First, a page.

REFLECTION: Part 5 – project 2…the artist’s book

REFLECTION: PART 5 – PROJECT 2 …THE ARTIST’S BOOK

This project has taken weeks of work!

I’m pleased that I followed the advice in the course notes to work from ideas already started in the sketchbook because that provided the basic thinking for the project. It also provided great motivation because I was already hugely stimulated by the concept of the ‘movement of thought’ as an aspect of time in which the human body can be stationary while the thoughts and mental world of the individual move. As I wrote in the post, these ideas started from sitting and watching the world go by at the V&A Museum. What also intrigued me as I sat there were the groups of people standing and talking. They also were stationary but within a dialogue or conversation, movement was happening. There was the back and forth of ideas, arguments, differing points of view. There were the conversations of friends coming together and sharing experiences. There were teaching groups and the interaction between instructors and pupils. So much movement was happening as time was passing without necessarily any movement of the figures. So with all this information I was pleased to be able to explore the ideas in this project of creating a book.

However, it wasn’t long before I realized that exploring an idea in a book format is not easy. In order to illustrate the time factor, there has to be a sequential process, a development of ideas, a following through of an underlying theme. That probably isn’t always the case in book art but for me it was. To show thought moving, it seemed necessary to sequence ideas. But I found there was a trap in this. It became all too easy to start a narrative. Nothing wrong with that! But I wasn’t telling a story, I was having a dialogue! A dialogue means more than one person. I was having a dialogue with the space. So I had to keep reminding myself that I was not talking about the space, but I was talking with the space. I would be working on an image and then stand back and realize that I was drawing the space and not responding to the space. So that meant going over the image and bringing it back from just illustration. Some of the pages I’ve managed to do that; some, I feel, still are too much about the space. Just the actual physical drawings took over a week to complete!

I enjoyed working in the medium of soft pastels. They are very immediate and allow me to work with my hands. In the rubbing process, you leave finger marks and I like that and I haven’t tried to obliterate them. Physical response seemed important in this work and I found that as the dialogue progressed with the space, so the marks on the page with the pastel would develop. It became just like a conversation.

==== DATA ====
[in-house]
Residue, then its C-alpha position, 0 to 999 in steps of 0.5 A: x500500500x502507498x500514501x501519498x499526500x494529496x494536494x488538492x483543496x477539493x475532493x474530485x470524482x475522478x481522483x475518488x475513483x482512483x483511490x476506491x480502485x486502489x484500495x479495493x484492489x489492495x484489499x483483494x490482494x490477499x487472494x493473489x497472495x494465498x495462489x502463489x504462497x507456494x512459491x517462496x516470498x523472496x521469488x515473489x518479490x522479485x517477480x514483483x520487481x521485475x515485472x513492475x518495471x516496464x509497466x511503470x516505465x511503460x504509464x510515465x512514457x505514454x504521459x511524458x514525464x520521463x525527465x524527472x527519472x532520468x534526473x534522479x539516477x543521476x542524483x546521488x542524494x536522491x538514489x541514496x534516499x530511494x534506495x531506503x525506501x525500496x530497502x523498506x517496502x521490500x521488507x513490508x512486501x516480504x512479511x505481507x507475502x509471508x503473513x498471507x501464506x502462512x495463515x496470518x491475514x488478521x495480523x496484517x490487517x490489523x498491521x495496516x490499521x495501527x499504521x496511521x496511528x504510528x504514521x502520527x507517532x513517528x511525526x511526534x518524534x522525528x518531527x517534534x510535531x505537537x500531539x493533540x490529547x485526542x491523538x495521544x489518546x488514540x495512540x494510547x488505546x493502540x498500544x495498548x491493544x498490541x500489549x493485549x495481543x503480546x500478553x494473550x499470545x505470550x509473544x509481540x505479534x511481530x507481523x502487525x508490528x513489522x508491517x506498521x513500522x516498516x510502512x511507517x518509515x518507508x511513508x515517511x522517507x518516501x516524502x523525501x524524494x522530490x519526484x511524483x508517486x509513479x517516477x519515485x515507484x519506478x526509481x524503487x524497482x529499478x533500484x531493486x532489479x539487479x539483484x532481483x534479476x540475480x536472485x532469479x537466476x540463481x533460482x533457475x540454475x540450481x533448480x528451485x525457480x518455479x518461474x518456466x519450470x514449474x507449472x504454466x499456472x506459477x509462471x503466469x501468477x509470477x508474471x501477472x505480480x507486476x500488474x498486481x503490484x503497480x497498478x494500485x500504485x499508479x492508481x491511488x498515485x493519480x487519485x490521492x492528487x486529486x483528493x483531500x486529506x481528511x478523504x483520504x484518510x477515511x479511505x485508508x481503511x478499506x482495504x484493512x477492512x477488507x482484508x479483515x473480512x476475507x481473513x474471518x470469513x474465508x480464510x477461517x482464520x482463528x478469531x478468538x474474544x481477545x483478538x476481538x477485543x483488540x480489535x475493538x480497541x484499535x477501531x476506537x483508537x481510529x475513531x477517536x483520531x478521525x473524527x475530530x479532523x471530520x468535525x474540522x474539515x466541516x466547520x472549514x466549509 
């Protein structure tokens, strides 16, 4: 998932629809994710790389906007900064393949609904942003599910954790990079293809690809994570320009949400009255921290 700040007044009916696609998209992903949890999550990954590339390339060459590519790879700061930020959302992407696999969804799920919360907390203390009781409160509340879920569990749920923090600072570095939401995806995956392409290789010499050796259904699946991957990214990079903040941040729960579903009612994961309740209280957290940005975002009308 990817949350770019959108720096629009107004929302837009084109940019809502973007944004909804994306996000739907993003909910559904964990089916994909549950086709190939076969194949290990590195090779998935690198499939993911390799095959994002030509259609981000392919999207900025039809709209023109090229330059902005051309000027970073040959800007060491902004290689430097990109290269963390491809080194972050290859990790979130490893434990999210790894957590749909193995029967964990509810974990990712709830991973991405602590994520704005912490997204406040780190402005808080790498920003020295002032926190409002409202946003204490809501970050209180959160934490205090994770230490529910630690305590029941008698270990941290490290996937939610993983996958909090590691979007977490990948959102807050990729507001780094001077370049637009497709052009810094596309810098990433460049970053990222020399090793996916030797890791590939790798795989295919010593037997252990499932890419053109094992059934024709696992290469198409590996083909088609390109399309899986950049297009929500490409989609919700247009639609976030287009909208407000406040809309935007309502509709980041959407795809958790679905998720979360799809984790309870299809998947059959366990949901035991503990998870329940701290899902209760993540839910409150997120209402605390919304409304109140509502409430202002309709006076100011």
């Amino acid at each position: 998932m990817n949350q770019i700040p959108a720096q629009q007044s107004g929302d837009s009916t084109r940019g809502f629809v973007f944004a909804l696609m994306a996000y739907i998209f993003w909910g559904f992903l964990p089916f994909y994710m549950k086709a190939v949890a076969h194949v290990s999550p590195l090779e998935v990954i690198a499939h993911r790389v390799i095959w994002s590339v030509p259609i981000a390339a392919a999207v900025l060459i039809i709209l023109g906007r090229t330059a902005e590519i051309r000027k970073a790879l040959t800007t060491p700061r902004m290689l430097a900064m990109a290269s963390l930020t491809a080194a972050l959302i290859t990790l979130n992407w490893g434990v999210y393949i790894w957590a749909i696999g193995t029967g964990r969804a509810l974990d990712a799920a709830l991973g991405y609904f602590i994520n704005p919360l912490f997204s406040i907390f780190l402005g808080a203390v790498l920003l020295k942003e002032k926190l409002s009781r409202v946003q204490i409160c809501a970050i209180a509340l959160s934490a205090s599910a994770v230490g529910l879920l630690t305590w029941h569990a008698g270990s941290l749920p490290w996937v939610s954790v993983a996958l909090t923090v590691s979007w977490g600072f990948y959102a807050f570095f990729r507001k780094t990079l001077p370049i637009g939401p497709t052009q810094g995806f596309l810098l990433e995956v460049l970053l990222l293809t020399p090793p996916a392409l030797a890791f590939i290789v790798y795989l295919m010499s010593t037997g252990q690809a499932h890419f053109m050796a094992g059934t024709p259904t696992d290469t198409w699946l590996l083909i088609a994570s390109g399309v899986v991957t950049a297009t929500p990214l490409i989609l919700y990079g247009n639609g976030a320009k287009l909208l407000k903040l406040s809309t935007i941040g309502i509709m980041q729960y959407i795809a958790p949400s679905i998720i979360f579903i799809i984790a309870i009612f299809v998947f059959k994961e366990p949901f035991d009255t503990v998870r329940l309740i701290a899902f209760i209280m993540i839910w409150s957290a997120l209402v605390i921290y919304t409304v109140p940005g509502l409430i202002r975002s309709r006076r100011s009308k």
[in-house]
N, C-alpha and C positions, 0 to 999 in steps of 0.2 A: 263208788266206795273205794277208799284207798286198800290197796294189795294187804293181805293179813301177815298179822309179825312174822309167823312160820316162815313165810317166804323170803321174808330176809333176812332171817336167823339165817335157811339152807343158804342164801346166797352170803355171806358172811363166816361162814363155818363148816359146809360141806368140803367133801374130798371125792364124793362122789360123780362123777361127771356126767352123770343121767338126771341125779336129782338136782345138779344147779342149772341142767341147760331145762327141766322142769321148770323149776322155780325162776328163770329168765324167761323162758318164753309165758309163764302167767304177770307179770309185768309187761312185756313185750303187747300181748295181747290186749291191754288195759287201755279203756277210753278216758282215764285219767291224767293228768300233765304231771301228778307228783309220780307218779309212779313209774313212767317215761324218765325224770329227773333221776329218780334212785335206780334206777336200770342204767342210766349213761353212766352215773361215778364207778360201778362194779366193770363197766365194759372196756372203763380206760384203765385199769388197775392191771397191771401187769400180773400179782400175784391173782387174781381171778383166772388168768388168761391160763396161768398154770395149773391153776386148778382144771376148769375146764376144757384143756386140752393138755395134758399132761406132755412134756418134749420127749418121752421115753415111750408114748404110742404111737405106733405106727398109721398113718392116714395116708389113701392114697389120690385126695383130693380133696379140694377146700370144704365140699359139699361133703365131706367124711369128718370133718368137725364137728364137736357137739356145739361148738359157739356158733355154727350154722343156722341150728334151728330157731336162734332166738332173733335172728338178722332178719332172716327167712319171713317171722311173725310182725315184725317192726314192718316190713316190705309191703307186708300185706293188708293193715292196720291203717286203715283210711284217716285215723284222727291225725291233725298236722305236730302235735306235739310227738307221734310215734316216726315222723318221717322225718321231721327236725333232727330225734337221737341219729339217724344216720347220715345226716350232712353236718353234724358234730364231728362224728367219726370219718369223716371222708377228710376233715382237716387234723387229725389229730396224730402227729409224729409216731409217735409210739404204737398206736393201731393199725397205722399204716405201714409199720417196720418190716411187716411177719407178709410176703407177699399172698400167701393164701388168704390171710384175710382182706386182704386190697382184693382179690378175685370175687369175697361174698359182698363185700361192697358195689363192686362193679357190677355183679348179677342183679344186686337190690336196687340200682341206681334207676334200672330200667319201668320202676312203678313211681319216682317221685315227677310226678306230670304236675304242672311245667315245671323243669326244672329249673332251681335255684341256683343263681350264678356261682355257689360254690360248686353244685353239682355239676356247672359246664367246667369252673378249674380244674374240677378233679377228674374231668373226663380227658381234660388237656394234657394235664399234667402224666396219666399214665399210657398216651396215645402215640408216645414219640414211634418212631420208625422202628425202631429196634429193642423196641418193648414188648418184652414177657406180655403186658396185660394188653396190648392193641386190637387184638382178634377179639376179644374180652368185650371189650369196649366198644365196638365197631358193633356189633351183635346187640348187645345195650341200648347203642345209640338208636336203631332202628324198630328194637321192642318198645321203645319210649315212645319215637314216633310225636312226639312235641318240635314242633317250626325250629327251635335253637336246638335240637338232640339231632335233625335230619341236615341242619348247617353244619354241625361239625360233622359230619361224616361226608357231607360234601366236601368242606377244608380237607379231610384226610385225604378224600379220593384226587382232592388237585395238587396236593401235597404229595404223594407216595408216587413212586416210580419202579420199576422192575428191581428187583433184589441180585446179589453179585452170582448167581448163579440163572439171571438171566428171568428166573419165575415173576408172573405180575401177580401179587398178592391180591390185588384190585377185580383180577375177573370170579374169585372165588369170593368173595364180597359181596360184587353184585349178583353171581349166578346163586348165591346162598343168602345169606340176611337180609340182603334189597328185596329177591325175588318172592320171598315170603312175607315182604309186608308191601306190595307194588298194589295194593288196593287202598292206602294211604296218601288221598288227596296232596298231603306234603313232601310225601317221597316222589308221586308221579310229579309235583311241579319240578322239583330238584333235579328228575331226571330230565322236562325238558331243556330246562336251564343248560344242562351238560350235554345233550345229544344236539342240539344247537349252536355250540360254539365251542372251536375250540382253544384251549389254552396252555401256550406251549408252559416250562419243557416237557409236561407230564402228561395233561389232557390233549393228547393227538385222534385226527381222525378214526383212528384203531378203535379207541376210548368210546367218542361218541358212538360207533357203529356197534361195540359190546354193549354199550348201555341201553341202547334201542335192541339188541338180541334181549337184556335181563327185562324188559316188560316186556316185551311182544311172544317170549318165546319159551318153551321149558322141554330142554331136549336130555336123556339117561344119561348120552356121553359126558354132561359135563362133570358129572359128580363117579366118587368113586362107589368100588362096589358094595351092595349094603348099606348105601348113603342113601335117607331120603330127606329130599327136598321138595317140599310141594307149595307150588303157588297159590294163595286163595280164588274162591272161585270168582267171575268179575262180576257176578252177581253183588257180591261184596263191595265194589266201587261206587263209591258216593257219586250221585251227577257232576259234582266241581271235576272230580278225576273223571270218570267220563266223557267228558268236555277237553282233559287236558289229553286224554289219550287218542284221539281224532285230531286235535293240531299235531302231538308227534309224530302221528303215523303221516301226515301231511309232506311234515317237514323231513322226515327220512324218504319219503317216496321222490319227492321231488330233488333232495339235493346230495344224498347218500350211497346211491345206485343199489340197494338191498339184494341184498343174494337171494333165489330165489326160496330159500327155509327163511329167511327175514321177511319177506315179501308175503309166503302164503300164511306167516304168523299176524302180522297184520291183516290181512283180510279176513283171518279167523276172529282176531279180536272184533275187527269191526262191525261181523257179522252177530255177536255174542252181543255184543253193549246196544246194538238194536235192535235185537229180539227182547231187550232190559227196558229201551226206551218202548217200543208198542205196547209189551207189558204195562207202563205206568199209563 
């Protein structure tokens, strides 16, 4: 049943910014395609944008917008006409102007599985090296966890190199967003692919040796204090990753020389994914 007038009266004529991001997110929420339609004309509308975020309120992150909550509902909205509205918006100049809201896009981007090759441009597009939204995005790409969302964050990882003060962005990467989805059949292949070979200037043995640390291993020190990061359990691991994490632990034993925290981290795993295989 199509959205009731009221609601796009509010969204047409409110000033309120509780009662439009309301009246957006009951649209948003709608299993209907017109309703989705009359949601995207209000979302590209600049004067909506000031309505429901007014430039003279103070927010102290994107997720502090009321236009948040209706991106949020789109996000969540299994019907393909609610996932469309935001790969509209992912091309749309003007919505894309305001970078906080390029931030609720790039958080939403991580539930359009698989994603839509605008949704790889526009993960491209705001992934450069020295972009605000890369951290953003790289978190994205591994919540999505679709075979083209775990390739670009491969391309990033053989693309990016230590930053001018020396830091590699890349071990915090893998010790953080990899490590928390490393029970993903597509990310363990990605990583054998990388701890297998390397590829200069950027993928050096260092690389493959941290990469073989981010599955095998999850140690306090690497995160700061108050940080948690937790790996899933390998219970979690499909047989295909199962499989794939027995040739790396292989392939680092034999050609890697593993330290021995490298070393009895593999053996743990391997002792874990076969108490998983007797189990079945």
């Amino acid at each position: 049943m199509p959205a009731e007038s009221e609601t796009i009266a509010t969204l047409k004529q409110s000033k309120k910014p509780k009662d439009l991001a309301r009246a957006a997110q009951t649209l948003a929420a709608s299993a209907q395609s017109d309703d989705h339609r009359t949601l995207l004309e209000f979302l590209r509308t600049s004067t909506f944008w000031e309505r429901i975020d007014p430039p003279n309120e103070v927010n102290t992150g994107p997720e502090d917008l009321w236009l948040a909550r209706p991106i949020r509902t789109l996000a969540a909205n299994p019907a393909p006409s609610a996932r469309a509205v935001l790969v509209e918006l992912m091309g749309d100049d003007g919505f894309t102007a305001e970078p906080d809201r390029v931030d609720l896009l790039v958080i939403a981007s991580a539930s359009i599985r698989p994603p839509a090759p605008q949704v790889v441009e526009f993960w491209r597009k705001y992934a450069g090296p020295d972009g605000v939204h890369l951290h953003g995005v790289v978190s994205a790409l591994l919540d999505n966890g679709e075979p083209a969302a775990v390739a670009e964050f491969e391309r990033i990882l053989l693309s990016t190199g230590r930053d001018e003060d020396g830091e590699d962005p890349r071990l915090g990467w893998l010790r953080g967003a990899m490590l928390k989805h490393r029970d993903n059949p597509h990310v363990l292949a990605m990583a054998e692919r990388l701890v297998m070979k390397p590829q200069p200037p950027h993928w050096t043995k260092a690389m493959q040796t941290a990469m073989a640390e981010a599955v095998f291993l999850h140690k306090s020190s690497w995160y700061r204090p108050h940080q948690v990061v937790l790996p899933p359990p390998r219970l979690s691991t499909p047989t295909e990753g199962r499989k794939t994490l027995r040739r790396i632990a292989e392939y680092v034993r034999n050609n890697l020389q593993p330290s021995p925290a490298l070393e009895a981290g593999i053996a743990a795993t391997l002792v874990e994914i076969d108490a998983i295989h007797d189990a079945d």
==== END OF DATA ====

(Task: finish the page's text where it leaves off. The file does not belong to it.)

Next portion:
I don’t feel that any words are necessary in the book. I have tried to bring out the following ideas in my dialogue with what has become a very precious and intimate friend!

  • The mystery and fascination of a secret area
  • The dark impenetrable barrier – threatening – sometimes fierce, almost like armor.
  • The contrasting elements – light , fluffy movements of the leaves in the wind, the mighty swaying of the long poles in the wind – a gentleness
  • Finding an entrance and the questions this raised – what was in there – did anything live in there – how would it react to being disturbed after so many years (I have to admit to being a bit nervous before I ventured in – in fact I sent my husband in first!!!)
  • Then the awe of being in the centre – the cathedral-like interior – tall vertical lines reaching upwards – tiny shafts of light flickering through
  • And the silence! This was amazing – complete stillness and private – totally alone
  • Enclosure – embracing

The artist’s book is a fascinating subject. I’ve enjoyed the opportunity to explore my subject in a new format. The element of time is significant in the creation of an artbook and it was a challenge. It means that focus has to be maintained over a period. Each of the pages in the book was like a separate piece of work – 11 drawings! But 11 drawings would not have been the challenge that this book was. I think the difference is that with a book you are conveying an idea and that single idea guides each individual piece and that is constantly in your mind. However like all artwork, the viewer will bring a different viewpoint so perhaps that carefully focused thread will not be accessible to them. But, of course, that doesn’t matter!

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About pbfarrar

I am an Australian living permanently in England. I have recently retired from the position of Principal of an independent school and have taken up the study of Fine Art with the OCA.
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